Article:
Acts 6. Out of the seven Grecian (as the Greek names of all the seven imply) superintendents of the distribution of alms, appointed in consequence of the complaints of partiality to the Hebrew Christian widows, made by the Grecians or Hellenist Christians. (See DEACON.) Philip stands in the list next Stephen, they two being prominent and the only ones noticed subsequently. He like the rest was chosen by the multitude of disciples as "full of the Holy Spirit and wisdom." Philip was among those scattered by the great persecution against the church at Jerusalem (Acts 8). Philip, breaking through Jewish anti-Samaritan prejudice, was the first to follow Jesus' steps (John 4) and His command (Acts 1:8) to preach the gospel as a witness in Samaria; so he was virtually a forerunner of Paul "the apostle of the Gentiles" in his field of labour, as Stephen was in his doctrine. Jesus had declared cf6 "the fields (in Samaria) are white already to (the spiritual) harvest." Philip (by an undesigned coincidence marking genuineness) finds it so.
"The people with one accord gave heed unto those things which Philip spoke (Acts 8:6) ... they believed Philip preaching the things concerning the kingdom of God and the name of Jesus Christ ... were baptized, both men and women" (Acts 8:12). The Samaritans were looking for Messiah (John 4:25), which paved the way; still more the two days of Jesus' presence and the conversions which He made. John, who had called for fire from heaven to consume them, now joins with Peter in confirming them (Acts 8:14; Acts 8:17). Even Simon Magus believed and was baptized, and continued with Philip wondering at the miracles and signs which were done. By the direction of the angel of the Lord Philip went down from Jerusalem to Gaza by the less frequented way, which was the usual one for chariots. In one an Ethiopian eunuch or chamberlain of Candace, a" proselyte of righteousness" (not as Cornelius, for whose admission to Christian fellowship a special revelation was needed, a "proselyte of the gate"), was returning from worship at Jerusalem.
By the Spirit's intimation Philip joined him as he read aloud Isaiah 53, and asked "understandest thou what thou reddest?" a question always needed in reading Scripture. The eunuch replied, "how can I, except some man guide me?" (the minister's office secondarily, but the Holy Spirit's mainly: John 16:13). Jesus, Philip explains, is the Lamb led to the slaughter. "In His humiliation His judgment (i.e. legal trial) was taken away," the virtual sense of Isaiah 53:8, "He was taken away by oppression (so in Psalm 107:39) and by judgment" (not as KJV "from prison." for He was never incarcerated), i.e. by an oppressive judicial sentence; He was treated as one so mean that a fair trial was denied Him (Matthew 26:59; Mark 14:55-59). "Who shall declare His generation?" i.e., who can declare the wickedness of His generation?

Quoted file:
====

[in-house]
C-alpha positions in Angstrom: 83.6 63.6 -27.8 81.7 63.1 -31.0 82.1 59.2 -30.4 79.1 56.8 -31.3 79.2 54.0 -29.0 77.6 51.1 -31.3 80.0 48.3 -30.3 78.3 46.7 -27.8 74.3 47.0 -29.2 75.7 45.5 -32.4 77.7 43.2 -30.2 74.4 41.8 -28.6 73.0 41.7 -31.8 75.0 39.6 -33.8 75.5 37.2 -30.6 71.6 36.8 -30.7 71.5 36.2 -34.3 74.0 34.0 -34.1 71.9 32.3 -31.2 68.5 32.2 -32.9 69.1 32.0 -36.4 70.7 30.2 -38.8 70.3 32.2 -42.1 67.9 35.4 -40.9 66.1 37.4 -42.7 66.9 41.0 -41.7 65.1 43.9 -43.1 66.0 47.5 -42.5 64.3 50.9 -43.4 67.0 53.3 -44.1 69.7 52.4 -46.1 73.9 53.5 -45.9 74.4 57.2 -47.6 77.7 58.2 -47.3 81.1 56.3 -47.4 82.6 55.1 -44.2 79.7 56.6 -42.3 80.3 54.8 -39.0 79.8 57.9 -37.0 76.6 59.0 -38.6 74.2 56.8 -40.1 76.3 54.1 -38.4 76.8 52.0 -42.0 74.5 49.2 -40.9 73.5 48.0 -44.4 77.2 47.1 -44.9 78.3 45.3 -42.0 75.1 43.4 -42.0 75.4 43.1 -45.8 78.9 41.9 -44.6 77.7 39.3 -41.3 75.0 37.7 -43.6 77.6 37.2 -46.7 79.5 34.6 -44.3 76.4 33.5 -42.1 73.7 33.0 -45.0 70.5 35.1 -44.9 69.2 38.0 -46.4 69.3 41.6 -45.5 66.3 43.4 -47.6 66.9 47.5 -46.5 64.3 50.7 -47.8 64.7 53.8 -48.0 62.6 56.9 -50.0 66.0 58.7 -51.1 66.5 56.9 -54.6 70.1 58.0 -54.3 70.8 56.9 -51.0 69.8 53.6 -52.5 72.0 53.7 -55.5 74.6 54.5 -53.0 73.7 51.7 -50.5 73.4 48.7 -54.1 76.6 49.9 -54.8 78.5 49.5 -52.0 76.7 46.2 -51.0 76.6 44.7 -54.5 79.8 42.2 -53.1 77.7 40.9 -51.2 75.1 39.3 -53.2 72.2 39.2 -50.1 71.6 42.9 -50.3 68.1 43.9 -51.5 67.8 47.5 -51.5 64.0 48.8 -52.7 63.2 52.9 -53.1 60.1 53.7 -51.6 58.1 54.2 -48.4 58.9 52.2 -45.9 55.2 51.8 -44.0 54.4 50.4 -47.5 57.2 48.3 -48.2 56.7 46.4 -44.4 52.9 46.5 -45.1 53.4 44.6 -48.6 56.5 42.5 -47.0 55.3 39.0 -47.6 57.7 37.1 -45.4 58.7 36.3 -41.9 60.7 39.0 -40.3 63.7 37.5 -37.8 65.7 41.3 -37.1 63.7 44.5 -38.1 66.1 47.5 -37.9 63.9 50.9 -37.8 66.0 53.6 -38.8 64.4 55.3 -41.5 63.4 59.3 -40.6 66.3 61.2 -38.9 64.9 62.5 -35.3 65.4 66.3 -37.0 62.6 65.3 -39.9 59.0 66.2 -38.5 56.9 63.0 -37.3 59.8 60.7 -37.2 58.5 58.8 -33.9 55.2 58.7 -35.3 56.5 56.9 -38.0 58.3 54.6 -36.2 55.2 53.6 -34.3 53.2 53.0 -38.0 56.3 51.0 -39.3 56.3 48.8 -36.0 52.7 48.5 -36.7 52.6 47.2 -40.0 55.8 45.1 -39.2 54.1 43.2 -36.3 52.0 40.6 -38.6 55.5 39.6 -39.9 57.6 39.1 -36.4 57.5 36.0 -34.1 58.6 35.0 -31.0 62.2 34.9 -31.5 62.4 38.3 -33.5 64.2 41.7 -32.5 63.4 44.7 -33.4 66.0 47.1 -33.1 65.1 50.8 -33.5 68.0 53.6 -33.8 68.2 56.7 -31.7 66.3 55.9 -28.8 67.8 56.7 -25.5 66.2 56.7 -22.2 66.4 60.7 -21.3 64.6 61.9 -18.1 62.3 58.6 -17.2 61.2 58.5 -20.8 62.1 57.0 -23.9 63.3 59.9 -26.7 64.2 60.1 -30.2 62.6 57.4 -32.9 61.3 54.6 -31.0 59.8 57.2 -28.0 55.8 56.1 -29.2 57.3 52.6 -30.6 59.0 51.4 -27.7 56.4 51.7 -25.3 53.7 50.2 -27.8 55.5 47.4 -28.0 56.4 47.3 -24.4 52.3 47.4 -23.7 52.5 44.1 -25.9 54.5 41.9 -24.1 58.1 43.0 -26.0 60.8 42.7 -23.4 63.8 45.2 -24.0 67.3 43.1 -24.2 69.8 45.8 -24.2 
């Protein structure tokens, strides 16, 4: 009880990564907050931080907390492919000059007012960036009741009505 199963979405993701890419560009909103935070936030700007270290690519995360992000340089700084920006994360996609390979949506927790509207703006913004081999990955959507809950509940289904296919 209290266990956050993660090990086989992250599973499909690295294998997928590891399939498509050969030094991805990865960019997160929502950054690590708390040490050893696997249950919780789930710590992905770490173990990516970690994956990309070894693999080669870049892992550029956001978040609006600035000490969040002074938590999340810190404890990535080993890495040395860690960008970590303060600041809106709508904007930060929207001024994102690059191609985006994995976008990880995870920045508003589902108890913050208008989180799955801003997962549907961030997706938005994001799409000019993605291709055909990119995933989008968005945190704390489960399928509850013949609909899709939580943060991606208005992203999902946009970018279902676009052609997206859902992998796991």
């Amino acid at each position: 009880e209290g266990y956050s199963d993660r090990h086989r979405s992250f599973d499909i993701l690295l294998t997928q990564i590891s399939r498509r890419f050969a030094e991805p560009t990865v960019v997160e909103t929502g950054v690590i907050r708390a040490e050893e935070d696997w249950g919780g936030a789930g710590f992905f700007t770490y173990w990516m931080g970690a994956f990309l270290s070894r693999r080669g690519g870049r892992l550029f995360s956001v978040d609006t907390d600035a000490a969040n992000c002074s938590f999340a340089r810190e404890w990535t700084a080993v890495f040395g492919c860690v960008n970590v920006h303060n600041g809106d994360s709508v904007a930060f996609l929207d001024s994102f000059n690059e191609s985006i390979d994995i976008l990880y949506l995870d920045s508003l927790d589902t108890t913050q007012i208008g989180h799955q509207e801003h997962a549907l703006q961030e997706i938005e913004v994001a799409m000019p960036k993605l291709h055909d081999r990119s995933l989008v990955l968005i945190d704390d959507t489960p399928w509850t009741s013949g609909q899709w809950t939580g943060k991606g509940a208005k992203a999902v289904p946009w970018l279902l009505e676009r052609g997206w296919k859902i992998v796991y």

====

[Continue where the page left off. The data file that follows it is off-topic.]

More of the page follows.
Philip so preached of the fulfillment of prophecy in Jesus that the eunuch believed and was baptized in a stream on the way. The Sinaiticus, Vaticanus, and Alexandrinus manuscripts omit Acts 8:37, the confession of Jesus required before baptism, an early Christian usage (1 Peter 3:21 end). The Spirit then caught away Philip, as Elijah of old. At Azotus (Ashdod) and the cities along the Philistine sea coast he preached all the way to Caesarea. Here Paul was entertained by him 19 years subsequently. His title now was "evangelist" besides being "of the seven." His four daughters had the gift of prophecy or inspired teaching (Acts 21:8-9). Here Philip, who had preached to the schismatic Samaritans, the dark African, and the hostile Philistine, would hail the apostle of the Gentiles who was carrying out to its world wide consequences the work initiated by the evangelist deacon. Here too Luke during his residence would hear from his own lips the details which he records concerning Philip.
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